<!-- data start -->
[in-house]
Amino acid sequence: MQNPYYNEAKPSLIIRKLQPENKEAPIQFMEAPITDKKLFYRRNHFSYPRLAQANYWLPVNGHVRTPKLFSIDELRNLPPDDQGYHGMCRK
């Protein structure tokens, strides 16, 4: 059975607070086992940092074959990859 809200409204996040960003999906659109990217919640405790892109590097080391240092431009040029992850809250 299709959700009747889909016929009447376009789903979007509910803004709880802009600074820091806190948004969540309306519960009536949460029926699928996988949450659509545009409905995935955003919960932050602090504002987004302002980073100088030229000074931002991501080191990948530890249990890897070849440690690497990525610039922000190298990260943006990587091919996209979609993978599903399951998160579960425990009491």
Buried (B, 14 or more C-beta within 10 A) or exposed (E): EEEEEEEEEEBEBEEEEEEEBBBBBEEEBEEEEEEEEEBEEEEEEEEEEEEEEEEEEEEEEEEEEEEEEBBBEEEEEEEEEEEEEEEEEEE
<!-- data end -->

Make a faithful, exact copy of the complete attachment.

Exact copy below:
[in-house]
Amino acid sequence: MQNPYYNEAKPSLIIRKLQPENKEAPIQFMEAPITDKKLFYRRNHFSYPRLAQANYWLPVNGHVRTPKLFSIDELRNLPPDDQGYHGMCRK
């Protein structure tokens, strides 16, 4: 059975607070086992940092074959990859 809200409204996040960003999906659109990217919640405790892109590097080391240092431009040029992850809250 299709959700009747889909016929009447376009789903979007509910803004709880802009600074820091806190948004969540309306519960009536949460029926699928996988949450659509545009409905995935955003919960932050602090504002987004302002980073100088030229000074931002991501080191990948530890249990890897070849440690690497990525610039922000190298990260943006990587091919996209979609993978599903399951998160579960425990009491």
Buried (B, 14 or more C-beta within 10 A) or exposed (E): EEEEEEEEEEBEBEEEEEEEBBBBBEEEBEEEEEEEEEBEEEEEEEEEEEEEEEEEEEEEEEEEEEEEEBBBEEEEEEEEEEEEEEEEEEE